Great grandmother died after refusing to turn on heating in big freeze

An “old school” great-grandmother died after developing hypothermia amid freezing weather because she was worried about the cost of turning her heating on. Barbara Bolton, 87, was taken to hospital after her family found her at home, unable to speak because her body temperature was so low, a coroner has heard. 

Her body temperature plummeted as low as 28C — nearly 10C lower than the normal body temperature, The Mirror reported.

Barbara, from Bury in Greater Manchester, suffered the ordeal despite her family encouraging her to turn her heating on, according to a senior coroner. 

Doctors have said her death was “probably avoidable” if only she had agreed to do as her family suggested.

Her son Mark Bolton said family members spoke to her daily and visited often. He described how she would put a gas fire on in her living room when she had visitors.

He said: “She would not put the heating on in the house. But she had been told by family members, particularly in recent times, not to worry about it.”

He told the coroner’s court his mother was “old school” and added: “It was my way or no-one’s way with my mum.”

Mr Bolton added that she was worried about her heating bills, despite any assurances the family made to cover costs.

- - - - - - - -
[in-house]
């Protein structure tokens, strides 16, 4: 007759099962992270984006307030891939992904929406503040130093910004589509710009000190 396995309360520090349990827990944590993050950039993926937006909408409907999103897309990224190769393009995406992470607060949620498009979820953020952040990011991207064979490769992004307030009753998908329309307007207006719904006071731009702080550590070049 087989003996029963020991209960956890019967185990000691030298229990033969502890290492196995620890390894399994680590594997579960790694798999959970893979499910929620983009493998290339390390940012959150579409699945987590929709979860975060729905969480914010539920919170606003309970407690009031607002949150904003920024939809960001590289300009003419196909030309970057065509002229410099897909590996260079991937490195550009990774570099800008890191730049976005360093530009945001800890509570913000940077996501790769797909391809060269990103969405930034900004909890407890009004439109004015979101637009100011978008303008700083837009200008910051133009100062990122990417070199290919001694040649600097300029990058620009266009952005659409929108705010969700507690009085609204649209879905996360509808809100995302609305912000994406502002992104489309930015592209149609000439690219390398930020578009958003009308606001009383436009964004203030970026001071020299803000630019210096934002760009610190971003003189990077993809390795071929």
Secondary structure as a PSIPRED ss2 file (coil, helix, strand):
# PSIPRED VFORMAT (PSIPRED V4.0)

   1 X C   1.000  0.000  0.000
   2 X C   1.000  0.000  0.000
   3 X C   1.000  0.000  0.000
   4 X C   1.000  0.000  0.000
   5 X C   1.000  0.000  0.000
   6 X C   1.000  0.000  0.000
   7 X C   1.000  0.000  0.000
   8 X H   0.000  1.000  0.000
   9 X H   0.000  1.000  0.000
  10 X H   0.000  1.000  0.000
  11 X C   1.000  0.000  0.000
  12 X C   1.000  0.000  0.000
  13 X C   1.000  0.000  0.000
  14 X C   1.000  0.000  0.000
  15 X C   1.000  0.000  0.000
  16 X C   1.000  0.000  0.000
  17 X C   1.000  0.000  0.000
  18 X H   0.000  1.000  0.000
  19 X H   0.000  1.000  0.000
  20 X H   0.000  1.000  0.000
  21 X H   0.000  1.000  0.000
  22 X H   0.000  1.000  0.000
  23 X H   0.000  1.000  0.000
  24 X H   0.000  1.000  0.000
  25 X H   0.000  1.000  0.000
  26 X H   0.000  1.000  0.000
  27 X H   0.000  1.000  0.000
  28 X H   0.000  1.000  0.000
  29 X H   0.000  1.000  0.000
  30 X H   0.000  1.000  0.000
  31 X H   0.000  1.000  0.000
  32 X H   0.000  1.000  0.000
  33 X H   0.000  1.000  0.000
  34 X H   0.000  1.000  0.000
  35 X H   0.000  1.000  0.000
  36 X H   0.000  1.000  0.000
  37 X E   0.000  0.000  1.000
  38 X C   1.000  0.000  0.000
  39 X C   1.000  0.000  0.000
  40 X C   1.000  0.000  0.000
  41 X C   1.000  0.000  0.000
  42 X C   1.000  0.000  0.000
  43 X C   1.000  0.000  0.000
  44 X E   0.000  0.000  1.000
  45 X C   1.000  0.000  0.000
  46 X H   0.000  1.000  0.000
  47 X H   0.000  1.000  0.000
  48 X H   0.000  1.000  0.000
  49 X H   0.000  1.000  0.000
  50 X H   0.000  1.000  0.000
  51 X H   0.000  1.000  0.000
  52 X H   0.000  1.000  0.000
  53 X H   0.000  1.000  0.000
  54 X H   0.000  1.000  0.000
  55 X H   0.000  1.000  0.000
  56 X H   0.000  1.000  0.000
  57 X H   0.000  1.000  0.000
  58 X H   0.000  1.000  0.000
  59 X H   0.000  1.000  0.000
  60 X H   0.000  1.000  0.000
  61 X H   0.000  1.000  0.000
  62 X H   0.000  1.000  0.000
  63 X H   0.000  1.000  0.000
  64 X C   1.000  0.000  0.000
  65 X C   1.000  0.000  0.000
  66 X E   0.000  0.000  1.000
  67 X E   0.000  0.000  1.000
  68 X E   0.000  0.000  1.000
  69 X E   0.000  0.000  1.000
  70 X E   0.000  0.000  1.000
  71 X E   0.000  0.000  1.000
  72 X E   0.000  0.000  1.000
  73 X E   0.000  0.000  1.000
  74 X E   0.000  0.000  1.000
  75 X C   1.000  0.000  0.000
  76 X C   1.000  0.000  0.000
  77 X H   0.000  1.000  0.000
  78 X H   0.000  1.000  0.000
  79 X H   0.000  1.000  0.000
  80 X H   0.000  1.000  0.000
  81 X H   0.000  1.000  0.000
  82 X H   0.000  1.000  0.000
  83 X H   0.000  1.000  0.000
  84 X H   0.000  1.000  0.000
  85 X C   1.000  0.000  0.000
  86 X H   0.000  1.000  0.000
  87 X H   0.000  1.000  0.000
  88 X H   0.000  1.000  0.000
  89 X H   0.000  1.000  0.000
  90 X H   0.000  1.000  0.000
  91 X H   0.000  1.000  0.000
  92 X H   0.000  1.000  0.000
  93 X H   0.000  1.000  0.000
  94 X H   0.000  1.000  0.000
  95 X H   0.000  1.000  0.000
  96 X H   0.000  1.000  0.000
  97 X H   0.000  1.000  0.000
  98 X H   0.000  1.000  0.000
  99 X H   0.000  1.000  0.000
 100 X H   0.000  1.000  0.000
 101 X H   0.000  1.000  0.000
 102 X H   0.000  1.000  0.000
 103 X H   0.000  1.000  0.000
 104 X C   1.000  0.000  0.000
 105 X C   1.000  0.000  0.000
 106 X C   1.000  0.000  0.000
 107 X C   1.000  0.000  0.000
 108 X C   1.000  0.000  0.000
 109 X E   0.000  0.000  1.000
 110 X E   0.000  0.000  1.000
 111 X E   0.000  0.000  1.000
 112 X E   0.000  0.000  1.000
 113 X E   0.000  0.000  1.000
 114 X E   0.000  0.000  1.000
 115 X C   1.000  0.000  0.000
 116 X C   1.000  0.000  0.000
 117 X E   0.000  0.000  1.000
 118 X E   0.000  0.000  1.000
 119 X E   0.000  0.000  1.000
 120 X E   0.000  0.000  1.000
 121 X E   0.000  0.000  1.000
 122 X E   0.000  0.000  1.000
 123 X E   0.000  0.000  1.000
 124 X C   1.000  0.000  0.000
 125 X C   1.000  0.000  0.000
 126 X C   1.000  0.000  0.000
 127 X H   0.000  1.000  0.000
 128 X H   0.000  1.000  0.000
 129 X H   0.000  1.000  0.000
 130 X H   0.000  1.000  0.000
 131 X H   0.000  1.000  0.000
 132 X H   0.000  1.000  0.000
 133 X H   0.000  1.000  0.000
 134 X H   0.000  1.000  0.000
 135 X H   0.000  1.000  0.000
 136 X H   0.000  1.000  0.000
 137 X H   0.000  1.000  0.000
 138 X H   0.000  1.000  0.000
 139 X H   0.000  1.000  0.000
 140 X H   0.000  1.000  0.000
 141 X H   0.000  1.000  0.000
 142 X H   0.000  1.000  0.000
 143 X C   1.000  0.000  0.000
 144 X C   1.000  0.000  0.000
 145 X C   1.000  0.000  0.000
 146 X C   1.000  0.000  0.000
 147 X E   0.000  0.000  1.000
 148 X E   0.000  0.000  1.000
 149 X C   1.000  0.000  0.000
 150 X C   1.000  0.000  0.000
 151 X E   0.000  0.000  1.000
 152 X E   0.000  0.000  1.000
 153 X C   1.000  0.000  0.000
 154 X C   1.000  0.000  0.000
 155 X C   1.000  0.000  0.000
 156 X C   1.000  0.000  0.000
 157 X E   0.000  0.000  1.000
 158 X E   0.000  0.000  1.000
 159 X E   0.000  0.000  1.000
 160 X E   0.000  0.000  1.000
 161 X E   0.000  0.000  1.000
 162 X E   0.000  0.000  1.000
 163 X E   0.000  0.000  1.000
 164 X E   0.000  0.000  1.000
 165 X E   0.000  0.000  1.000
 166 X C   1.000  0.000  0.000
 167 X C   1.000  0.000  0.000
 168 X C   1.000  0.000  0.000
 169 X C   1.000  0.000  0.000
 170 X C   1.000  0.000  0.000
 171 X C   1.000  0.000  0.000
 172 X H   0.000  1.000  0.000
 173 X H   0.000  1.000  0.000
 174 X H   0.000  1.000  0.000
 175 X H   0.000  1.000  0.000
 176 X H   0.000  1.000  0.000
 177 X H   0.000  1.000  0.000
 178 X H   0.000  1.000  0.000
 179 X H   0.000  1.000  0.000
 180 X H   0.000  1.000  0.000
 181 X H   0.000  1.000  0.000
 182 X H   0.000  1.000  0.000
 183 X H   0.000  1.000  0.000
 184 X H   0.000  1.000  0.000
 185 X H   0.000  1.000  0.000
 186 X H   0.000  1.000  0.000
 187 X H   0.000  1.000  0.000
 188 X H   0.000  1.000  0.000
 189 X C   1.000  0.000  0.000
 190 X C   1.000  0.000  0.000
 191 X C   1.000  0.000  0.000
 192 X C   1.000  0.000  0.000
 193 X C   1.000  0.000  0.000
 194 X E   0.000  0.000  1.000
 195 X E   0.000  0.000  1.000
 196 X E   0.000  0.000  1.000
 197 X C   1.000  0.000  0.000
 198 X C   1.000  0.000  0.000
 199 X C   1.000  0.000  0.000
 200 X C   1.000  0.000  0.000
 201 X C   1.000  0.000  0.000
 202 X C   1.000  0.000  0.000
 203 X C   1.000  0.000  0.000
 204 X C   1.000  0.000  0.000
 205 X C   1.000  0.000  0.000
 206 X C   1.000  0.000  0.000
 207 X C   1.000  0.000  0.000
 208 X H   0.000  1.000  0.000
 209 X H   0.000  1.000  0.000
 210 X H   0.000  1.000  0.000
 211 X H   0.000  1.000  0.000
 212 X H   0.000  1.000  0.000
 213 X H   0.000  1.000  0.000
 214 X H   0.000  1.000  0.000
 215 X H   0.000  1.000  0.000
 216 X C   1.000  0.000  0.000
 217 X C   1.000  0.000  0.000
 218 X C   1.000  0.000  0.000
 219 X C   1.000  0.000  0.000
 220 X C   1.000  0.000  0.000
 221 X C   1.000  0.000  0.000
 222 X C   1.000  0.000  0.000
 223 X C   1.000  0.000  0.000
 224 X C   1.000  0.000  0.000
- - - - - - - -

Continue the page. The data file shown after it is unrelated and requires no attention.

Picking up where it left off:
Barbara was rushed to Fairfield General Hospital in Bury on December 11 but died 25 days later from pneumonia caused by hypothermia.

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Elsewhere in the hearing, senior coroner Joanne Kearsley told Mr Bolton: “What comes across clearly from both the hospital statements and from your own is how much, as a family, you cared and looked after your mum.

“I think it was evident from the hospital that whatever had happened at home wasn’t because the family weren’t encouraging her to put her heating on or telling her not to worry.

“It’s clear she was fixated on the worry of putting her heating on no matter what anyone was saying to her.

“For some reason, she had clearly become slightly entrenched in the view she couldn’t put the heating on for whatever reason. No matter what anyone was telling her, she wasn’t going to do anything differently.”

Dr Amir Ansari, a Consultant Physician said Barbar’s death was “probably avoidable if she agreed to keep her heating on”.

Mr Bolton added: “She was concerned about all her bills because she was a pensioner. She was careful, she was mindful of the prices and worried about them going up.”

Barbara, who lived in her house in Bury for 40 years, had a gas fire in her living room as well as other heaters.

According to Mr Bolton, the family even brought heaters around but she would only put these on when the family visited.

On the opening of the inquest in January, assistant coroner for Manchester North, Julie Mitchell concluded: “Her death was particularly accelerated by hypothermia and there is a possibility of self-neglect due to the lack of heating so her death has been referred to the coroner.”

The weekend when Barbara died, the temperature in Manchester had dropped as low as -4.2C, Met Office data shows.

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